I might have argued, but I lost my nerve that night. I would have been fine, but what about the names in my notebook?
Things were supposed to be getting better in Central Asia, and Americans, in part, were supposed to be responsible.
Since late 2008 the United States has been developing the Northern Distribution Network, a transportation grid running through Uzbekistan, neighboring Kyrgyzstan, and other nations. The military uses the route to transport food and supplies to troops in Afghanistan. In the process the U.S. military has been buying bottled water, plastic forks, and other items made in factories along the way, spending more than $62 million in fiscal year 2010.
The northern supply route is vital to the U.S. war effort in Afghanistan because the southern one, which runs through Pakistan, is frequently bombed and closed down. Central Asia offers a more stable alternative. Roughly 60 percent of goods transported to the troops in Afghanistan come via the northern route, and military officials say that share will increase over the next two years.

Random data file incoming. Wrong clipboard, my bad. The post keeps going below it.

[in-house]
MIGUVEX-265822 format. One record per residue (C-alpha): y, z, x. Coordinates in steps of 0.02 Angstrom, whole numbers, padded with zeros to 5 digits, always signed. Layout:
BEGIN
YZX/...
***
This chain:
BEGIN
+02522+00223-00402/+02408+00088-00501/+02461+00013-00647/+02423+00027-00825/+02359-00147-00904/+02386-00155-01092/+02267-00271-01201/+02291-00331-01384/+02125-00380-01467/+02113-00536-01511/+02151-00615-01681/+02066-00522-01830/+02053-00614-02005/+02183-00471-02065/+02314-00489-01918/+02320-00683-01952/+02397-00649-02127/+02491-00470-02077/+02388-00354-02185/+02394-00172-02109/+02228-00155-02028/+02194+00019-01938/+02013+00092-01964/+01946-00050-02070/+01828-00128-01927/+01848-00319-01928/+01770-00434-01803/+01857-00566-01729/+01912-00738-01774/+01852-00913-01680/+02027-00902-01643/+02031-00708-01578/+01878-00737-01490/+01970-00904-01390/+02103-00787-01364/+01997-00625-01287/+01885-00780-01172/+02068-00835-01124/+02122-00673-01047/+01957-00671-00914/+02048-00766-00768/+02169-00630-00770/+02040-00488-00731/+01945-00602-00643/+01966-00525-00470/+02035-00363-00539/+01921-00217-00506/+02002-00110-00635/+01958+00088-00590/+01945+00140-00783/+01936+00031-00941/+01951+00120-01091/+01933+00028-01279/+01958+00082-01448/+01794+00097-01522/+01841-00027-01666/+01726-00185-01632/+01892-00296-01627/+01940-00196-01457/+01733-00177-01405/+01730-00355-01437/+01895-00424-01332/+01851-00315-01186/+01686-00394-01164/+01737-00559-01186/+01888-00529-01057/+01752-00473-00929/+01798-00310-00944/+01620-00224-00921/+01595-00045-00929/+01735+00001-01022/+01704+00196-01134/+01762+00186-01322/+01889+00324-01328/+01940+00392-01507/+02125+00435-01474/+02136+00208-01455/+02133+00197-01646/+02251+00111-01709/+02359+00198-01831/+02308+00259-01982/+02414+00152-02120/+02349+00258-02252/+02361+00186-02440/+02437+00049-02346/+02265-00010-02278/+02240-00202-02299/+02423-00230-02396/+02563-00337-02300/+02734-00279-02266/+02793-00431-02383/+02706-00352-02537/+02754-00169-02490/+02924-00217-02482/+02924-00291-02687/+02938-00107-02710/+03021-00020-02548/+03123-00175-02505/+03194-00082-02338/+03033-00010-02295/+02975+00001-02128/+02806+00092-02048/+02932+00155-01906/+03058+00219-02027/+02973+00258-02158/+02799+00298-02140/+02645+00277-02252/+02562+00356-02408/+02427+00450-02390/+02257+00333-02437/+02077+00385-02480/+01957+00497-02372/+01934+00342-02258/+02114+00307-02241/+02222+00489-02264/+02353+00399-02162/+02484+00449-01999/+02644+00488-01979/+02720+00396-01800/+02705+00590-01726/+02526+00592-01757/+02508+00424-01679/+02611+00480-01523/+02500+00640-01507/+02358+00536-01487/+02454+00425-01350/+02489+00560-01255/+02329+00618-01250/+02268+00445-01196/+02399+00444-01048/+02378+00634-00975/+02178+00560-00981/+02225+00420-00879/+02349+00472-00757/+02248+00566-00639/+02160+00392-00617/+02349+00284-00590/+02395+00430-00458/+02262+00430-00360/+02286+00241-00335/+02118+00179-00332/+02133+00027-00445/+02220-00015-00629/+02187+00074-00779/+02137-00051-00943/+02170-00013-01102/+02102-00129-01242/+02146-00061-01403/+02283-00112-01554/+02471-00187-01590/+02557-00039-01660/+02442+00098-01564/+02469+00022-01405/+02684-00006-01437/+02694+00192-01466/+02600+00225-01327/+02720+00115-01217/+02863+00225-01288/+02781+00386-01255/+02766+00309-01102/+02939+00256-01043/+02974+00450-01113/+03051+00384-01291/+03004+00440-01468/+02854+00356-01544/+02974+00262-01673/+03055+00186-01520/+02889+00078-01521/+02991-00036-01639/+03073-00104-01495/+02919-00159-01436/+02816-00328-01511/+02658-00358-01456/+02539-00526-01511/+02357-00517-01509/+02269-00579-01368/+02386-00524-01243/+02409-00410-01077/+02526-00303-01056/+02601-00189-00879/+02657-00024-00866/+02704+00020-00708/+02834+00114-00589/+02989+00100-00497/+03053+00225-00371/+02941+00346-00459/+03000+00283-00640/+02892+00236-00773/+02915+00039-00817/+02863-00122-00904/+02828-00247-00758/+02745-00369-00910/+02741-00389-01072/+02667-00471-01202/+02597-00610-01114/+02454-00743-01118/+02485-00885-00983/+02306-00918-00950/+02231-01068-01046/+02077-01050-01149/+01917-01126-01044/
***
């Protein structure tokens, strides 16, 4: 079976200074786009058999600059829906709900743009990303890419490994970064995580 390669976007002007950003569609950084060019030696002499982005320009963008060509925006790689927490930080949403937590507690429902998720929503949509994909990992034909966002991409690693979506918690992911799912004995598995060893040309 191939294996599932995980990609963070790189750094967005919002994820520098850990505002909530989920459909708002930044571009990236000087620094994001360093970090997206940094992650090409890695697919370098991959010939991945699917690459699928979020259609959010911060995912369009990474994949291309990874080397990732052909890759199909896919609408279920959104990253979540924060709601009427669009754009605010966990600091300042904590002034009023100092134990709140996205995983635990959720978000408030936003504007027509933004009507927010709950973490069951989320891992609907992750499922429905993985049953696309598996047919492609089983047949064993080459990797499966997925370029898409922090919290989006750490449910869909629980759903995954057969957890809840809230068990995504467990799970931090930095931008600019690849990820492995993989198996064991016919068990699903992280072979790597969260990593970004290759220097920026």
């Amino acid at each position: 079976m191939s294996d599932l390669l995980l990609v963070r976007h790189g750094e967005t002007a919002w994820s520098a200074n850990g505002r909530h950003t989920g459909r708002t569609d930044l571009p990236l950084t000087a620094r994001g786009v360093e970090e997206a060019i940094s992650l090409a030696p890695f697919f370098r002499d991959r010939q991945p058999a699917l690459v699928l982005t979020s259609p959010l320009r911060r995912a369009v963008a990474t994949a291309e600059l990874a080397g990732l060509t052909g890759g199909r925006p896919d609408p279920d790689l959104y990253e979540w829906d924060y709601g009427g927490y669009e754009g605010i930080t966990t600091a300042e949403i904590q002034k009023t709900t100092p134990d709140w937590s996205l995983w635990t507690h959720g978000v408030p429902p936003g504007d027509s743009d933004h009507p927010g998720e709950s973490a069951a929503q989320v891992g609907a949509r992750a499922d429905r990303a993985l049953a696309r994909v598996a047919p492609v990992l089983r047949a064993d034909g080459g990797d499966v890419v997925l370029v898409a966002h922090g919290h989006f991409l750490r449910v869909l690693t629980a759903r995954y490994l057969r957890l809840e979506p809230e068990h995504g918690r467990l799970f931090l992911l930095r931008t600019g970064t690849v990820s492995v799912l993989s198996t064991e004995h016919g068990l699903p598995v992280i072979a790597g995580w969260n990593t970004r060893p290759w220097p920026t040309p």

U.S. officials have argued that investments in the transportation grid will improve the lives of people in Central Asia. Officials have even suggested that the new partnerships with Central Asian leaders could help improve their records on human rights. “Closer cooperation” might force “progress on human rights” and allow “the regime to loosen its vise on civil society,” Richard B. Norland, the ambassador to Uzbekistan, wrote in a January 2010 diplomatic cable obtained by WikiLeaks.
But Americans have long struggled with competing impulses when dealing with autocratic leaders in strategically important regions, trying to balance the desire to promote democracy and human rights with the need to maintain security and access to bases.